The following are 13 useful tips to help you properly bird-proof your home to eliminate any possible household Hazards, let’s go on:
1- Manage Potential Escape Artists:
When you adopt your first bird, it’s easy to forget that your entire lifestyle might need to change. The habits you’ve adopted over the years might be tough to shake. Yet it’s important to be aware of your habits before your bird even enters your home. Open windows and doors are one of the main reasons why your bird might escape. Many pets cannot survive in the wild or will not know how to readapt once they’re gone from it. Make sure your bird stays safe in your home by abiding by these few tips.
If your bird stays in a cage all day, make sure the cage is always latched shut. It’s easy to forget to latch cages when your hands are full or you’re in the middle of clearing out bird waste. Maybe you’re feeding your bird or giving it a drink of freshwater. Make sure to lock the door properly whenever you back out of the cage. You don’t even need to turn around for your bird to make an escape. These animals are extremely clever creatures and can fly past you on a moment’s notice.
Even if your bird lives in a birdcage, you still want to make sure your windows are properly treated – in case your bird should break free. If your bird flies free throughout your home all day, you’ll definitely want to pay attention to these tips to ensure it doesn’t escape or hurt itself.
Windows should always be kept shut. Make sure you install proper screens in your home, so you can open your windows in the summertime or when you need to let in the fresh air. You should check your screens at least once a month for rips, tears or holes to make sure your bird cannot escape. Sometimes these animals have difficulty seeing screens on the windows, so choose screens that are easy to see and made with darker colored materials.
Your bird might have difficulty seeing glass windows; they often think that your glass window is simply a great way to fly away. Like how outside aviary animals sometimes fly into clean windows, inside animals can fly into windows they can’t see as well. Place decals on your windows, so your bird doesn’t think your window is the greatest escape plan in history.
Installing curtains, blinds and other window coverings can help your bird steer clear of windows. This can help deter your bird from flying out an open window or keep your bird from hurting itself by flying into the glass. A thick drape can also ensure that direct sun isn’t shining on your bird and causing it to overheat during the day. If your bird lives in a cage, make sure the cage stays in the shade throughout all times of the day.
Keep an eye out for open doors and skylights too. It’s easy to miss these escape routes if you’re not looking for them.
If your bird does not live in a bird aviary , clipping its wings can keep it from flying away or flying to areas of the house that could be dangerous (for me I don’t like clipping). Ceiling fans and vents can be especially dangerous for your bird because they are difficult to reach.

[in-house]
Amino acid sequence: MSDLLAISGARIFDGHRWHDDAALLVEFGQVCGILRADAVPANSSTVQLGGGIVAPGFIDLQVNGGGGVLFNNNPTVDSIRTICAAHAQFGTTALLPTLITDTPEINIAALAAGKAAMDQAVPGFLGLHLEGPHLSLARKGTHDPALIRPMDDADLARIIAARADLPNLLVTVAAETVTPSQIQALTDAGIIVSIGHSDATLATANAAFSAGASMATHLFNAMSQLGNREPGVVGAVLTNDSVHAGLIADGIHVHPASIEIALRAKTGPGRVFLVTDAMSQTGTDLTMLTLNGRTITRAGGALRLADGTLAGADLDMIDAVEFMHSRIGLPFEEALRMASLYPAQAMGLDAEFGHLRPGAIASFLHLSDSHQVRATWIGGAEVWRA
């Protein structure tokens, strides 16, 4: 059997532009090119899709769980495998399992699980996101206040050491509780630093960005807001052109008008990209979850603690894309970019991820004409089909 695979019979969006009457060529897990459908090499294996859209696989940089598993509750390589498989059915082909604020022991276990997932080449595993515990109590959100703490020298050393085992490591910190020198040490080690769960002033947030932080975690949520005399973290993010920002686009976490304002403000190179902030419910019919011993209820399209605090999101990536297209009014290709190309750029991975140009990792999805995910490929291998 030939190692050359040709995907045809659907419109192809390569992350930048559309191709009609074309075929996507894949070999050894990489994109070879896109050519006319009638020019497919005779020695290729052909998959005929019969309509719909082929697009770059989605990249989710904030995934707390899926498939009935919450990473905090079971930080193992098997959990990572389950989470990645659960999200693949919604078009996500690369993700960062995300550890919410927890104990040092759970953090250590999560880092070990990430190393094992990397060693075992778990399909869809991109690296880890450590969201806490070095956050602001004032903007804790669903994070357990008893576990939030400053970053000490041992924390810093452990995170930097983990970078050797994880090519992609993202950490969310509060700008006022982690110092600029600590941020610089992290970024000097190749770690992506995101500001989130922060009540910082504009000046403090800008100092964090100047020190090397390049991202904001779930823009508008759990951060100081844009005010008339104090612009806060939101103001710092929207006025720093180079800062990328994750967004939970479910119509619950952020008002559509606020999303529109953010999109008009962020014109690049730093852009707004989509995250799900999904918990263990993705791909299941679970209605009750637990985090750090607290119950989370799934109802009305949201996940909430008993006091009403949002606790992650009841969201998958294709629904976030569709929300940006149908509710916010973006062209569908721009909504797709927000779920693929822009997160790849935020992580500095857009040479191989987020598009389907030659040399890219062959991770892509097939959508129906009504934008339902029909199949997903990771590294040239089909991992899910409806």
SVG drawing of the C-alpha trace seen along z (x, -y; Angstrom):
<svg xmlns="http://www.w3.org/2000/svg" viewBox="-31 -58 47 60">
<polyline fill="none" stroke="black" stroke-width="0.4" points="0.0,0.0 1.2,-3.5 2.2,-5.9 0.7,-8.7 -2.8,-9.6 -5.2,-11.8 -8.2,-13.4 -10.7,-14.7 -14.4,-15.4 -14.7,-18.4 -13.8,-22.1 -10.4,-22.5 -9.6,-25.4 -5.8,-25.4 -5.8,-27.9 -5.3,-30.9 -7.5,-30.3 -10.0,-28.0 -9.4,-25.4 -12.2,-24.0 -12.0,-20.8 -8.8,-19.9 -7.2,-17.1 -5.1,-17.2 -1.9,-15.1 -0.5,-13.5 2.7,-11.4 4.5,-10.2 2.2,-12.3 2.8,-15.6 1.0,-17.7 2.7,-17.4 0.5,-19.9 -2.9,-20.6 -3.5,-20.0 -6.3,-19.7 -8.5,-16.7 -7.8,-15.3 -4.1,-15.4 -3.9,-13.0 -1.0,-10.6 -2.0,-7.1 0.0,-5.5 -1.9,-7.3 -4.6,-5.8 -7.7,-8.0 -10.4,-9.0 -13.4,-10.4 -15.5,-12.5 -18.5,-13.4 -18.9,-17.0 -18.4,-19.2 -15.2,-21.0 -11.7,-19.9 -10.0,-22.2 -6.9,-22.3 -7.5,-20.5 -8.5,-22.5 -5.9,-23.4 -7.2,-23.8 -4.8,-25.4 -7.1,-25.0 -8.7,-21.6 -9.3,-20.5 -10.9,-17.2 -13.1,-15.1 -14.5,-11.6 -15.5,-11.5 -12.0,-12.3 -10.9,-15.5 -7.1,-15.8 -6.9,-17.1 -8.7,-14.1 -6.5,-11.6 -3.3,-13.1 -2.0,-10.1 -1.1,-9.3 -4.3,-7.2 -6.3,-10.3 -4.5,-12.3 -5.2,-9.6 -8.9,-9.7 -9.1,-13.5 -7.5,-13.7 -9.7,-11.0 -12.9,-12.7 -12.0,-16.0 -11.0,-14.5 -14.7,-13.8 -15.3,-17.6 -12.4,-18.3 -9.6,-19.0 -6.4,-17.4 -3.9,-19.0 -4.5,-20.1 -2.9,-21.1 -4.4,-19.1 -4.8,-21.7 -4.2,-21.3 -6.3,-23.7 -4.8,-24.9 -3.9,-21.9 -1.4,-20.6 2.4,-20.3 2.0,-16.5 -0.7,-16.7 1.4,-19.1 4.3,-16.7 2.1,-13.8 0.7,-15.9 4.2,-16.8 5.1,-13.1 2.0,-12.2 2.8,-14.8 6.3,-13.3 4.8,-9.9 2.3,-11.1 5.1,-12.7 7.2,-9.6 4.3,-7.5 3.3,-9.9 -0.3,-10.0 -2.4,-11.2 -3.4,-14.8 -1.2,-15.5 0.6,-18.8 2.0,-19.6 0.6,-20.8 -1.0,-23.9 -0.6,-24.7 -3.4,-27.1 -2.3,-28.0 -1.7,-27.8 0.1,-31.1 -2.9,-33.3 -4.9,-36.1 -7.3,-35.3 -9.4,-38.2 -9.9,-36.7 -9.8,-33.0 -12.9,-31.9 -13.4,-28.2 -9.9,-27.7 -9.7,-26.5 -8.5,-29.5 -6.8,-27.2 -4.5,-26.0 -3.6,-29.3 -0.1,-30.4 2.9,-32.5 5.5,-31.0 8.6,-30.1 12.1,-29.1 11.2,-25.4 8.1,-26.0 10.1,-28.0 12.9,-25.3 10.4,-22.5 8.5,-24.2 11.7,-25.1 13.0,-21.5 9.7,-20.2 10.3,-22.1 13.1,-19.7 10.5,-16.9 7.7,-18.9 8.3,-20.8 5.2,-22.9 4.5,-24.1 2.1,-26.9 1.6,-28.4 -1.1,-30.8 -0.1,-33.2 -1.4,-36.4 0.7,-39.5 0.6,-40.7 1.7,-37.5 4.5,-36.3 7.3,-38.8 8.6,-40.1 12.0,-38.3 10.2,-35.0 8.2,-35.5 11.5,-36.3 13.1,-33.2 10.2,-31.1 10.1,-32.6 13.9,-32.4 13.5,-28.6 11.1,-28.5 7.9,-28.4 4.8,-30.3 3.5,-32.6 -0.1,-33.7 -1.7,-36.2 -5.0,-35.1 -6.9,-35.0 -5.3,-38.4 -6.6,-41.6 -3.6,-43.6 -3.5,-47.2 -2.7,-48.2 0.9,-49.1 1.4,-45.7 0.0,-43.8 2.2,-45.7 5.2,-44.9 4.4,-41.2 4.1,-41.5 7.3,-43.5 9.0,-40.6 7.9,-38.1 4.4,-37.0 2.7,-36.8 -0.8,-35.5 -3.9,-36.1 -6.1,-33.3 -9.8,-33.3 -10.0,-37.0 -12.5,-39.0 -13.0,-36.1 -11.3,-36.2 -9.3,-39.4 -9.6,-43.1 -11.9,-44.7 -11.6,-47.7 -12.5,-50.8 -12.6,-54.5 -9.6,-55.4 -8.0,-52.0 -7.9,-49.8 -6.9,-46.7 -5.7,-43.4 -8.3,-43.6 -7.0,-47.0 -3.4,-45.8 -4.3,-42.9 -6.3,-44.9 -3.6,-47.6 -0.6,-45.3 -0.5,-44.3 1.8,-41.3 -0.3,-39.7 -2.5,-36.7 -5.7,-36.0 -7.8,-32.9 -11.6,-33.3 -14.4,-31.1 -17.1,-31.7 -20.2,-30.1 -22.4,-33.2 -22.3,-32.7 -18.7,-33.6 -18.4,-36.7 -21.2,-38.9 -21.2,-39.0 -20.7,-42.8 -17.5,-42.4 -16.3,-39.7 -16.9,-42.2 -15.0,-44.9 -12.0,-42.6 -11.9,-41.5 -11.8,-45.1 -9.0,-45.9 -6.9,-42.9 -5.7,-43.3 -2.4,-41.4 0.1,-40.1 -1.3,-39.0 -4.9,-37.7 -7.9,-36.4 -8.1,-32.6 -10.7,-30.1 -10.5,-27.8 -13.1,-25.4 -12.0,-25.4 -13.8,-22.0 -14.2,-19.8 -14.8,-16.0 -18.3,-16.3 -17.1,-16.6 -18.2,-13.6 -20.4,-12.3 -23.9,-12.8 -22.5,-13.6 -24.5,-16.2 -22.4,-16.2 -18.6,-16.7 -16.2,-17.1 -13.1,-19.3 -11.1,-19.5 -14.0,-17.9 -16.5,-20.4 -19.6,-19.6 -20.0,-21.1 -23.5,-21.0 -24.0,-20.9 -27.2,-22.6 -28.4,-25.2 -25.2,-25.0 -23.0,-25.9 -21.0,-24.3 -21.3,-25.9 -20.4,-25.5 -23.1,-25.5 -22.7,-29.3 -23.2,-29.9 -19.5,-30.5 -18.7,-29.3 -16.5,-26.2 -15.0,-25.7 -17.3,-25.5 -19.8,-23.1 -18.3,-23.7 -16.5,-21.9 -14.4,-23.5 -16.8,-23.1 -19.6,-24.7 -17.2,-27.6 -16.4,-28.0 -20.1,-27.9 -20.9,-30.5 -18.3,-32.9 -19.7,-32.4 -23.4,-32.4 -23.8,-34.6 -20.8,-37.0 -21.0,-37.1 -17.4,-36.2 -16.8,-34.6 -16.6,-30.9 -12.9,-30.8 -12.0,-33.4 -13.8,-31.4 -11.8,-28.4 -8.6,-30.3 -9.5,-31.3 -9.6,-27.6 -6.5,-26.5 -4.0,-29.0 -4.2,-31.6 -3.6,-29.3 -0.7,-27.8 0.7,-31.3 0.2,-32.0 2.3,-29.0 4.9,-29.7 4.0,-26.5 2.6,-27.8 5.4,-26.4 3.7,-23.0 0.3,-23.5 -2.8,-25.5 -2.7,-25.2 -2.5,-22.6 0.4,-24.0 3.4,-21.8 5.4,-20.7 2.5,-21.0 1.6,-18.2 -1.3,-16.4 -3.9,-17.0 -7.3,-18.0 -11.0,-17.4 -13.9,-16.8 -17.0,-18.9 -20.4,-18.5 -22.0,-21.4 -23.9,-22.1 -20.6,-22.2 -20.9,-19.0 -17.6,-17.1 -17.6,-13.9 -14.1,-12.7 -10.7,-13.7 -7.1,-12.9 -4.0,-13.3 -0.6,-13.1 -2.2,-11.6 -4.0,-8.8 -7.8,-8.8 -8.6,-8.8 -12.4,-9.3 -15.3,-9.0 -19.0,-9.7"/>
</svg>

2- Keep a Comfortable Climate:
Make sure your home doesn’t get too warm or too cold. Make sure the temperature of your home stays the same during the hours you’re away at work and the hours you’re at home. Be careful that your bird isn’t in the way of a draft. Similarly, don’t let the heat blow directly on your bird either. Turn off your fans any time your bird is out of its cage.
3- Watch Where You Step:
Most bird accidents happen because of human error. It’s much easier than you’d think to step on your bird. Many birds love playing games and hiding, so it’s normal for them to want to be underfoot. Make sure your bird isn’t in your cupboard, refrigerator, microwave, washer or dryer before you close and operate these items. Check underneath recliners for your bird before lowering the footrest; your bird could have easily climbed underneath only to be crushed in the closing mechanisms. Don’t allow your bird on couches or in your bed as you could easily crush your bird standing up, sitting down, or rolling over.
4- Electric, Heat and Fire Hazards:
There are plenty of electric, heat and fire hazards in your home for your bird to get into. Keep your bird safe from these hazards by keeping your home bird proof with these methods.
Keep your bird out of your office or any place where you have an excessive amount of electrical wires. Keep your wires in pet-proof sleeves. You can also spool your electrical wires through PVC pipes to keep your bird safe. For some reason, birds seem to instinctively know where to find the electrical wiring in your home. The more material you put between your bird and electricity, the better chance you have at keeping your bird safe. Check your electrical wires twice a month for holes or peck marks. If you suspect your bird is getting close to the electrical wires, change your sleeves or PVC pipes immediately and employ a stronger method of protection.
Reconsider your addiction if you smoke tobacco products or marijuana products. Recreational smoke can harm your bird’s lungs far worse than it can harm your own. This kind of smoke can leave a film on your walls and surfaces that your bird can inhale. Your bird can also get into tobacco marijuana products and attempt to eat them. Keep all smoking products and paraphernalia locked away from your bird. Even leaving out a spare cigarette or snuff can lead to serious illness or even death.
Don’t leave space heaters on when you’re not home; they are potential fire hazards. Don’t let your bird out of its birdcage when the space heater is on or is still hot; if your bird walks or flies too close to the heater, it could be burned or singed. Even small heat sources, like candles, incense or lightbulbs, can be a hazard to your bird and should be turned off when your bird is roaming free.